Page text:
I'm having some issues with a scene in my vampire novel. The hero has just stumbled upon a farmhouse belonging to a family of humans, and has been invited inside out of the cold. Not a bad thing in and of itself, but it conflicts with ideas I put forth earlier in the story -- that the hero would be feared and shunned by others because he has a physical deformity which potentially marks him as not someone to be trusted. Less obvious are the facts that he is a newly-turned vampire (he looks entirely human aside from pointed eyeteeth and pale, cold skin), a Celt in a predominantly Christian world, and on top of that he may or may not be homosexual. Despite these hindrances, I need for the protagonist to be welcomed by the human family and befriend them for plot reasons.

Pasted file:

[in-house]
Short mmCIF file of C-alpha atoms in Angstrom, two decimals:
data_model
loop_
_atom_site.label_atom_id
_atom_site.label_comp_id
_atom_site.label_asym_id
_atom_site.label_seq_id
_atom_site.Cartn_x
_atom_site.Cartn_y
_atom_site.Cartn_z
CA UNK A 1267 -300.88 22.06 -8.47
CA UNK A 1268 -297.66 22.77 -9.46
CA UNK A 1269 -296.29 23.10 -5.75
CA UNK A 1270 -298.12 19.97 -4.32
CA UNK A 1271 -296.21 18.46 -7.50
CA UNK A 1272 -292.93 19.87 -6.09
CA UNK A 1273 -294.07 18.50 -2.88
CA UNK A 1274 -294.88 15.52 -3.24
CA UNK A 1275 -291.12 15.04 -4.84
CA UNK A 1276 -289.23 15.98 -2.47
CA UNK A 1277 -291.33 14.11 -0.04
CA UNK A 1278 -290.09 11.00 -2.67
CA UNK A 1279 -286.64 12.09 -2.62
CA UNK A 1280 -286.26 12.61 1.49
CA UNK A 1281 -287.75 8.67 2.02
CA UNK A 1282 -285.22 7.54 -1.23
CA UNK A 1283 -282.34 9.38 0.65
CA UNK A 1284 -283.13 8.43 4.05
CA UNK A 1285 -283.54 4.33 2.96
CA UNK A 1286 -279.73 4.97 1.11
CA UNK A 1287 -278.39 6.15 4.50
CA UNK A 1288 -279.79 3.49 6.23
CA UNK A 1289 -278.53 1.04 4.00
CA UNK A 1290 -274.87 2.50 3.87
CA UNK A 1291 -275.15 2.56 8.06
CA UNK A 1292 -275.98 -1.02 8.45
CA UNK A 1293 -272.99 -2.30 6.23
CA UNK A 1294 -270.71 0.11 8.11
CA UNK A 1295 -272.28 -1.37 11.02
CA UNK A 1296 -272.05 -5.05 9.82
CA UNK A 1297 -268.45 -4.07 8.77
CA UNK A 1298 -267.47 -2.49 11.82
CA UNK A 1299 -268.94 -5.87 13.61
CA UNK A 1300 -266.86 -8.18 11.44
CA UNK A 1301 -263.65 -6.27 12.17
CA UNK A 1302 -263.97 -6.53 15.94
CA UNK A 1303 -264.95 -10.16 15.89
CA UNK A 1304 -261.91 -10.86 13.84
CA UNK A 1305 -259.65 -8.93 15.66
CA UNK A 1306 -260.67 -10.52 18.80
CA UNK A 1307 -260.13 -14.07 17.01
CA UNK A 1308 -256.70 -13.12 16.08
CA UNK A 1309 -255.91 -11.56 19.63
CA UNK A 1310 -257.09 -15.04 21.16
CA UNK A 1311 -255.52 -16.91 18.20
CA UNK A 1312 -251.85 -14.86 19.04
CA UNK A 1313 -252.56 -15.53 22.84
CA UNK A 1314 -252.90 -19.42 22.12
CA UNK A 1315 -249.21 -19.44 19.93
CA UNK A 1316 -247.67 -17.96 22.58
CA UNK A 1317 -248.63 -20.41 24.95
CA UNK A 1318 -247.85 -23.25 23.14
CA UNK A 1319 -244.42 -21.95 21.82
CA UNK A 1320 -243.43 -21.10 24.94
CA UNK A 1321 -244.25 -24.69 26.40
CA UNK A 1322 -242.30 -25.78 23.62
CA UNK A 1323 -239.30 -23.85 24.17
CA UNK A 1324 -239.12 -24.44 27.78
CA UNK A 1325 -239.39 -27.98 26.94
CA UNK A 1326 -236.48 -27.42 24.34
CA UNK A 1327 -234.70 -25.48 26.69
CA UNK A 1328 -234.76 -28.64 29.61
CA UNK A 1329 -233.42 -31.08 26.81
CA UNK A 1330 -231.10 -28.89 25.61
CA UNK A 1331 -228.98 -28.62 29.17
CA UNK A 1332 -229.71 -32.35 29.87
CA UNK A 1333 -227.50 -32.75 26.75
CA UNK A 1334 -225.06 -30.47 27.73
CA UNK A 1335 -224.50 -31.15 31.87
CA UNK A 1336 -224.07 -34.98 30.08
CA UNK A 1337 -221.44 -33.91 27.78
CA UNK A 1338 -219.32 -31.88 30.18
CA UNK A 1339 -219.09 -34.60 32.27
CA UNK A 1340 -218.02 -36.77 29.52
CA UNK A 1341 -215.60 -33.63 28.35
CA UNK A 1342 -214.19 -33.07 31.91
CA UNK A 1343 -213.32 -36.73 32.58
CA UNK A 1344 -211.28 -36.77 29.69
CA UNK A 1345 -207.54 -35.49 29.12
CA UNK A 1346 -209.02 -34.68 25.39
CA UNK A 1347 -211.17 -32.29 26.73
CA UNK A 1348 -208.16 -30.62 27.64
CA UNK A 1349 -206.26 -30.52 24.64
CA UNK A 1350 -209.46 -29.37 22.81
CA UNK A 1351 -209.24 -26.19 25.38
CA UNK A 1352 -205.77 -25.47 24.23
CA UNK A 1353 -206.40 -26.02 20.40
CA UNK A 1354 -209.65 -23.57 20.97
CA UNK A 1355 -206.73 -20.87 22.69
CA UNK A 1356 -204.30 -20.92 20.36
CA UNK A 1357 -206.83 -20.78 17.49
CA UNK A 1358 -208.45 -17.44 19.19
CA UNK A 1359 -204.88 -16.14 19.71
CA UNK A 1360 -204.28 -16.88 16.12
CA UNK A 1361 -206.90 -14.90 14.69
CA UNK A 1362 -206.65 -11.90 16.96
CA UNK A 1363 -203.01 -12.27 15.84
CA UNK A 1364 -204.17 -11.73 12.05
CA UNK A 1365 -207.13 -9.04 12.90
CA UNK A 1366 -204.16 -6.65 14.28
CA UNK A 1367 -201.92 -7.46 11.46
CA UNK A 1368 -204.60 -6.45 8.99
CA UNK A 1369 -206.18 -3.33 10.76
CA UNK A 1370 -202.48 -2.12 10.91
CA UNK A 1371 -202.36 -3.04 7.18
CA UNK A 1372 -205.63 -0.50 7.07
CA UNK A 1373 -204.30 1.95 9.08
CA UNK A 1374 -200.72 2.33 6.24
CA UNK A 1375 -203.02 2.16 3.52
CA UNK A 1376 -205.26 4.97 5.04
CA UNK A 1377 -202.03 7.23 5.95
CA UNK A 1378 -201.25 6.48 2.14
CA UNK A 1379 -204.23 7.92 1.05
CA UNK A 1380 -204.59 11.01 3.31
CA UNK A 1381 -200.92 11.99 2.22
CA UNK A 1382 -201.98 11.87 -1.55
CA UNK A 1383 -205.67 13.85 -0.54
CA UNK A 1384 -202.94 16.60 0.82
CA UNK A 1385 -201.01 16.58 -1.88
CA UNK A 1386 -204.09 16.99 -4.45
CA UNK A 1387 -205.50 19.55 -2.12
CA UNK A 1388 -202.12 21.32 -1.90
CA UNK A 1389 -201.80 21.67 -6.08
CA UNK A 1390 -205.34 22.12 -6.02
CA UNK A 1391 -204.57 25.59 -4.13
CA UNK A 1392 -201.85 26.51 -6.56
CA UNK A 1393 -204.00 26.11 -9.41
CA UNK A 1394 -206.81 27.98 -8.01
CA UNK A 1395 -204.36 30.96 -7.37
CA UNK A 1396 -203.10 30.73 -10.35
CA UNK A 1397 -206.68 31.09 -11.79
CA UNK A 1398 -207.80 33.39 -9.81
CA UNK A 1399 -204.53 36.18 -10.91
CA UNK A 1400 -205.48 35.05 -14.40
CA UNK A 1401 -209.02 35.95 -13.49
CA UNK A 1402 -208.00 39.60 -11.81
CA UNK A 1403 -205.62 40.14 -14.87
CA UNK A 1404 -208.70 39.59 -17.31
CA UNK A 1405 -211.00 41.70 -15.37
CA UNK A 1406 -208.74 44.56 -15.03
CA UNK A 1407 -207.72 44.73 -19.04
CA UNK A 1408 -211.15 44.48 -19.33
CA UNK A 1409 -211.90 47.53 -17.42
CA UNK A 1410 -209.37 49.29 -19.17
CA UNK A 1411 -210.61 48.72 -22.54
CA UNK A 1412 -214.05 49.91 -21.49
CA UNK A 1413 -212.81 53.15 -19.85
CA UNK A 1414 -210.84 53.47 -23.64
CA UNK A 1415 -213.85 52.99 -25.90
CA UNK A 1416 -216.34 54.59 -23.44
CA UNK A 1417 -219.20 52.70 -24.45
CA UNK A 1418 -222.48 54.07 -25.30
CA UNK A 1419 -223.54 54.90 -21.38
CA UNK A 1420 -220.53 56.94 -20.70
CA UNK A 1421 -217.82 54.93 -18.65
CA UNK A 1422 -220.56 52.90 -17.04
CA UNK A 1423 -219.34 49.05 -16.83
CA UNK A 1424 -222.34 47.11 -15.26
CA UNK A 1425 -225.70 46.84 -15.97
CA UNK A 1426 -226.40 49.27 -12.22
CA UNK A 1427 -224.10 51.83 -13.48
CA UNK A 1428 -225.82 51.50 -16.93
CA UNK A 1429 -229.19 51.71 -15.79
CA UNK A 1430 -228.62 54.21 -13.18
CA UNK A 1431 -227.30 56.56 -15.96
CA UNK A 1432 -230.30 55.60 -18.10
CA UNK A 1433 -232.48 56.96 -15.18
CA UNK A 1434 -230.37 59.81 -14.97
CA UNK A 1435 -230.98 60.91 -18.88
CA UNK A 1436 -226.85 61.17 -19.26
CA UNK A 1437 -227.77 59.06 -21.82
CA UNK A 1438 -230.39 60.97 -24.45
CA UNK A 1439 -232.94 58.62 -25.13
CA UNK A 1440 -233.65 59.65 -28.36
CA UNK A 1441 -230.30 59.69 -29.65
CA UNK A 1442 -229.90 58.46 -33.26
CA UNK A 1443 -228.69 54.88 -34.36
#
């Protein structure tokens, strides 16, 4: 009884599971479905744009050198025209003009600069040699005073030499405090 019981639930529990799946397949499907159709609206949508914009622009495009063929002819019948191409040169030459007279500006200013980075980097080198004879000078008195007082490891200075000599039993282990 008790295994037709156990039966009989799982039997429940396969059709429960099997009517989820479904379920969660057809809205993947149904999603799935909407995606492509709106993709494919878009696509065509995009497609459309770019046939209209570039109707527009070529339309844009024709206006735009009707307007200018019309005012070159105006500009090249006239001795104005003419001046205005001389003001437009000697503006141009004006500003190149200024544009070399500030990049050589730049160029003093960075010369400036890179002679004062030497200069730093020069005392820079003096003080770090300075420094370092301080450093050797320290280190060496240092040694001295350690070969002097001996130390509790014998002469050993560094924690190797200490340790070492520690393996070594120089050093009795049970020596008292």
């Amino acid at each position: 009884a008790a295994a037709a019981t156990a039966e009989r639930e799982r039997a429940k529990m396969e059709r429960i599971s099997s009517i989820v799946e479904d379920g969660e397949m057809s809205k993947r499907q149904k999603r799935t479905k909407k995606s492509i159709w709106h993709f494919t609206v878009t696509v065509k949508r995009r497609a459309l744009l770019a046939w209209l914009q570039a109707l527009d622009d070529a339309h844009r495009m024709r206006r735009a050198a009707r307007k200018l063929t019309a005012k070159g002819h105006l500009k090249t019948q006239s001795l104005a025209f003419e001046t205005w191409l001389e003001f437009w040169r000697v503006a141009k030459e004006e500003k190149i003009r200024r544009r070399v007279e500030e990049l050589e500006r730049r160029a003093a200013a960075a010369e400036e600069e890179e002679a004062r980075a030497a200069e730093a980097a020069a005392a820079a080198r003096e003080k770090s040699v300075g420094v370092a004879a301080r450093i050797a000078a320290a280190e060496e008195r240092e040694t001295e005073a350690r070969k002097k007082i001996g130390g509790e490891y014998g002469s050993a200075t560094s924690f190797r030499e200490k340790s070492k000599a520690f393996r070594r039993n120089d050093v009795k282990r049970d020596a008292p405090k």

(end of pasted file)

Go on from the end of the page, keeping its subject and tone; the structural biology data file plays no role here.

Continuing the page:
I'm not sure whether it would be better for them to mistrust him at first and have him slowly earn their trust, or for them to take him in right away, deformity and all. I only intend for him to stay among them for a short time before moving on, so it might not be in his best interests to stick around and try to befriend them over a longer period, especially since he only approached their house in the first place to put some venison that he couldn't eat himself on their doorstep and leave, as an act of charity. (He wasn't expecting anyone to answer the door before he was gone.) What are your thoughts on this?